Graphite generally suggests pencil drawings consisting of strokes and lines, but in “Gerald Auten: Graphite Insomnia “, currently playing at White River Gallery in South Royalton, the artist uses powdered graphite or graphite pencil to construct pictures in a very different way. Using his fingers and tools and wearing a breathing mask, Auten creates designs that are partly rubbing and partly scotching; the result is a fascinating confluence of surface build-up and erasure.
Auten’s 15 abstract graphite drawings do not reveal the source of “sleeplessness” in the title of the show, nor whether this collection of works is the cause or the result. If that’s the stuff of sleepless nights, it’s as beautiful and elusive as the dream itself.
Auten’s works are reminiscent of architectural plans – not surprisingly, since he studied architecture and teaching, with the art of the studio, to Dartmouth College. Auten also runs the Dartmouth Studio Art Exhibition program. His own studies were at the University of Iowa, Washington University in St. Louis, and the University of Wisconsin-Milwaukee, and he has exhibited widely in the United States and abroad.
Auten’s drawings are two-dimensional, yet whether they are geometric abstractions or recognizable objects, his images seem to emerge sculpturally from the flat surface. White space is a critical factor, acting as a foil to the “black holes” of darkness. In this exhibition, brilliant white lines perforate the dark forms and sharp-edged angles constrain the velvety blurs.
In the 24 x 18 inch “Auten”, soft puffs of gray seem to materialize on the paper. “Bothe’s Farm” (12 by 9 inches) is a veritable blizzard of grays and intense black filling almost three-quarters of the page; a horizontal line separates it from the white space of the remaining quarter. Auten’s shades of gray are not limited to 50.
The artist uses dense, smooth, hot-pressed paper (or sometimes the backs of old posters or postcards), which has the right surface to work on with her preferred medium. It adds bonding elements such as WD-40, turpentine or linseed oil to powdered graphite and polishes the surface of the paper repeatedly, creating a highly polished effect. The process of applying layer after layer, then polishing, can take months. The resulting work is deeply saturated, sometimes illuminated by a dazzling white. In some drawings, the black is so intense that one has the impression that one could immerse himself in it.
Often the images seem to be something, yet this thing is as fleeting as the “smoke” that seems to float on the surface of “Auten”. This eponymous drawing (self-portrait?) Consists of a dark black square that appears to hover just above the center line. Two white lines – one horizontal, one vertical – form a cross in the center of the square, making it appear lit from behind. A cloud of gray emanates from below.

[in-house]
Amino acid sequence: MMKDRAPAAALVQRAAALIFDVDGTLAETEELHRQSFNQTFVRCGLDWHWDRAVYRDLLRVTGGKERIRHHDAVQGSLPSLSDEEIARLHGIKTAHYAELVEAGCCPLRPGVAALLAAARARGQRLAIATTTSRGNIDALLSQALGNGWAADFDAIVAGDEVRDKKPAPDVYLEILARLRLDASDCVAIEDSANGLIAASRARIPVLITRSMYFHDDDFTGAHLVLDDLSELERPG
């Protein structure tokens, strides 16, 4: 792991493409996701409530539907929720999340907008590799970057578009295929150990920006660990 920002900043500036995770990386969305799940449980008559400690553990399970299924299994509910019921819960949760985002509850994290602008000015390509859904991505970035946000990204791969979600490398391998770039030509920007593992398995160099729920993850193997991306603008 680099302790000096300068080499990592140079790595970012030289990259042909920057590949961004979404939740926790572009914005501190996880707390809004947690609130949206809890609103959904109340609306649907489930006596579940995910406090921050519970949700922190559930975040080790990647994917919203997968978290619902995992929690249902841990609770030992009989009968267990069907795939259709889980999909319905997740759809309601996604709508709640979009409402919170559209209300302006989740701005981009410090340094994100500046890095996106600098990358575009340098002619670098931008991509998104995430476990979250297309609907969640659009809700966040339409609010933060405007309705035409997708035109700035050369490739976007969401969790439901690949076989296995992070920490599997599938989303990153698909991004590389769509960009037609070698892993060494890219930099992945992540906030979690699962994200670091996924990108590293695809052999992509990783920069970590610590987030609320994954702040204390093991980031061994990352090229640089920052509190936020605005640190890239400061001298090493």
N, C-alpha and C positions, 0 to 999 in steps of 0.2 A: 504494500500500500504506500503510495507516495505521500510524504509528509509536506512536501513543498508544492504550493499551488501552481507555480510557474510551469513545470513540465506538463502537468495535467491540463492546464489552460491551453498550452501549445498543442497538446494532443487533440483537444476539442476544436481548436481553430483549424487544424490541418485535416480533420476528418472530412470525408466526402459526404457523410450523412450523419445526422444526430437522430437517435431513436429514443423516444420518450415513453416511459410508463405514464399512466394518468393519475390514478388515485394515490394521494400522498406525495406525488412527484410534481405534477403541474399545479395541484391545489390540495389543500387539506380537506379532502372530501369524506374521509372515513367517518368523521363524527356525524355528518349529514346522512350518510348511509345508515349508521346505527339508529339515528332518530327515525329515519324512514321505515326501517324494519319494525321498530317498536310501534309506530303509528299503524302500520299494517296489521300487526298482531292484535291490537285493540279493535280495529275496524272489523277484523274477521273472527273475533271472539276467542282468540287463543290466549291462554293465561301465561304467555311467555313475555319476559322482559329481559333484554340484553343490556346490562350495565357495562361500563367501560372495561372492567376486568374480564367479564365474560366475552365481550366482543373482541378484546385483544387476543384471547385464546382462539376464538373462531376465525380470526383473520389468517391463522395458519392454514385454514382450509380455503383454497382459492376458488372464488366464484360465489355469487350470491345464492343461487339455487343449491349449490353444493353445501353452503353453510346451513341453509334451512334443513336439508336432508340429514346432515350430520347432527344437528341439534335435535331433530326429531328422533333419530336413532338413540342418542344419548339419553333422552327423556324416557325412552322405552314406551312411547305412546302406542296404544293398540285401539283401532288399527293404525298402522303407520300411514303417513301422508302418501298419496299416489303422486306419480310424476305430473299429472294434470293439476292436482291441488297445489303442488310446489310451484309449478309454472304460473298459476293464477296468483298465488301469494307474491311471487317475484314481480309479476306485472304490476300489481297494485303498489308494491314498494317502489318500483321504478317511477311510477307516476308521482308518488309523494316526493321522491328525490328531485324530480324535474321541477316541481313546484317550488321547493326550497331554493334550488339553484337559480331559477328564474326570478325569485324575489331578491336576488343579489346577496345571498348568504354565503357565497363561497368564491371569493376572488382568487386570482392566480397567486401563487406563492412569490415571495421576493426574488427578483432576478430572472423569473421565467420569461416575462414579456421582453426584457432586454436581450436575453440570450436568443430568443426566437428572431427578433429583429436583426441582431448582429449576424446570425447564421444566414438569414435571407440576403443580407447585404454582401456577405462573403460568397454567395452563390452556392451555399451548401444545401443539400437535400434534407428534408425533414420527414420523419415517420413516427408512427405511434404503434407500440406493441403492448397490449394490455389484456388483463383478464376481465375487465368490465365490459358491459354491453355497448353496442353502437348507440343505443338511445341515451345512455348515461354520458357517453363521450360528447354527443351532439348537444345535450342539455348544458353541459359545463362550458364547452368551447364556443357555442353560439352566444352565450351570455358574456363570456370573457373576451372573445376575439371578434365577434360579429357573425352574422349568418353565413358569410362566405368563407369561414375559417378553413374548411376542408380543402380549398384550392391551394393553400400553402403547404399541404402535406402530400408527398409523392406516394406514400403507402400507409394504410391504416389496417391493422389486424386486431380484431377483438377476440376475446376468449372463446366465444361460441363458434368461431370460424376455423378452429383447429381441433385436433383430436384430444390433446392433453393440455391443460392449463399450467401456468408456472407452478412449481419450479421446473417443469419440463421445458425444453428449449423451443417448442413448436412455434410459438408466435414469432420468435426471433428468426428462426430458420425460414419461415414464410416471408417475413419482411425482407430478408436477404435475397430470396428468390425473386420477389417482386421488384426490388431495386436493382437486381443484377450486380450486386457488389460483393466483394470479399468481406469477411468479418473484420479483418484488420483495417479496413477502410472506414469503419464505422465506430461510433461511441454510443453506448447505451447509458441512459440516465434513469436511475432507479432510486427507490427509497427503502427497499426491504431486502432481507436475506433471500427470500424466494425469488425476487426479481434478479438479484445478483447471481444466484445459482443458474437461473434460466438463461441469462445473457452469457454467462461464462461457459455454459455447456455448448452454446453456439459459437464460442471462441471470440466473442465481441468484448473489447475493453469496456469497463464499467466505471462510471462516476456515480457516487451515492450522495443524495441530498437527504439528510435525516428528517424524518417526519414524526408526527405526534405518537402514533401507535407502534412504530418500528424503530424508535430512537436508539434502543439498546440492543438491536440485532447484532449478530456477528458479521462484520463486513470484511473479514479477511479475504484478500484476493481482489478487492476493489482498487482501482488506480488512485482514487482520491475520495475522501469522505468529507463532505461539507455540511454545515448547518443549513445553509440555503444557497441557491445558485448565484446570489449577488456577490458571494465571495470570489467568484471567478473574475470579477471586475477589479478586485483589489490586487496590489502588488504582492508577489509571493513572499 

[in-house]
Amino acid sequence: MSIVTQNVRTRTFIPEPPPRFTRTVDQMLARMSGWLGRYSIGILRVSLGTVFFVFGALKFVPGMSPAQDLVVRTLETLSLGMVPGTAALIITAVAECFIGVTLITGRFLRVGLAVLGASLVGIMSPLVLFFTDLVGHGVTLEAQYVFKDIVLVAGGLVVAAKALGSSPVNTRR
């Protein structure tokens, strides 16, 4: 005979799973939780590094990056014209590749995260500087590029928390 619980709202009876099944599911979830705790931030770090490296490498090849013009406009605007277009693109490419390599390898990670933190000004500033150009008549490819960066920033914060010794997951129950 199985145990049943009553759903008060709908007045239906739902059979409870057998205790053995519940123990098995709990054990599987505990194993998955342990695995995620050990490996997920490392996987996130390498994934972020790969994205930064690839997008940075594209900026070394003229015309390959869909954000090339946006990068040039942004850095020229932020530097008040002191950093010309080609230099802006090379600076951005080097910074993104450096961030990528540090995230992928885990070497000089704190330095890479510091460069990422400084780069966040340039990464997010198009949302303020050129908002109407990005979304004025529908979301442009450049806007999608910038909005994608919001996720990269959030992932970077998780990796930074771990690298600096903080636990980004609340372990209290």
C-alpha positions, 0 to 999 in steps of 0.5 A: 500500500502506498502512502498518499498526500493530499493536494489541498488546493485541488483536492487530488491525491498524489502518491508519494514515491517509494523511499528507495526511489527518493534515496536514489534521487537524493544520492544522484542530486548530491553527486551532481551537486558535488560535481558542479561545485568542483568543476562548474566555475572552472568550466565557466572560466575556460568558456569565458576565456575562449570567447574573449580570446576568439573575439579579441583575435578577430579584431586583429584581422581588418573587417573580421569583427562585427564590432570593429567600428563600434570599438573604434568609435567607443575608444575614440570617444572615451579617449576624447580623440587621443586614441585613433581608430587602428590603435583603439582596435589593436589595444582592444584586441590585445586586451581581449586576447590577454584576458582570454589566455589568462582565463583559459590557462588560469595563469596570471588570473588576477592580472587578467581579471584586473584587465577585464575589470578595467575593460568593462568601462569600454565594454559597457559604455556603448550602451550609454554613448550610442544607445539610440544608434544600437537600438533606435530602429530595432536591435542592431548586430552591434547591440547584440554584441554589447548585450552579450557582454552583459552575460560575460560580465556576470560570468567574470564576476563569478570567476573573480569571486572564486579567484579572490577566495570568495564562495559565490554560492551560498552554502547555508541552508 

While Auten’s designs are abstract, some include recognizable elements, such as a suitcase. Sometimes these elements lend themselves to multiple interpretations. In 40 x 26 inch “Insomnia”, is it a white shirt and striped men’s tie? Or maybe a man is wearing it, his head represented abstractly as a square, his neck rising from the stiff points of the collar below. But wait – maybe it’s a partially open box or envelope, or an aerial view of railroad tracks disappearing under an overpass.
Auten holds us in bondage, not knowing exactly where we are or what we are seeing. The title “Insomnia” could refer to this state between waking and sleeping and to the artist’s experience. Or the exhibition itself could have resulted from episodes of sleeplessness – and creativity.
Curator Dian Parker describes Auten as “a very flexible person. He likes to change things.” She notes that the drawing titled “Insomnia” actually “started the other way around”. That is, Auten started the job upside down, so to speak – a 180 degree rotation from the finished job we see. Perhaps the change indicates his interest in creating a feeling of disorientation, rather than referring to a specific image.
The designs have a formal and austere quality, but Parker observes that Auten’s sense of humor is evident as well.
“To me these works have a quiet quality and wonderful humor,” she says. “It’s silent, it’s deep. It’s hot and cool. There are contrasts: is it an opening, a space or an object? Is it a rectangle or an entrance?
While many Auten drawings include lots of white space above and below an image, he does not use it to “float” work on paper. Negative space is an intentional part of the design, and it’s not always white. Given its proximity to graphite, it can appear gray (and often gray has been added), contributing to the atmosphere Auten gives to each work.
The edges of his shapes are incredibly crisp and crisp – a technique he achieves in part using archival tape. “He’s a master at handling graphite,” Parker says. Graphite powder can be toxic, which is why Auten uses a mask and gloves as well as excellent ventilation.
Is graphite the thing that keeps Auten awake at night? Do the images in his dreams wake him from sleep? Whatever its genesis, “Graphite Insomnia” reflects the work of a fertile mind and the demanding pursuit of a vision.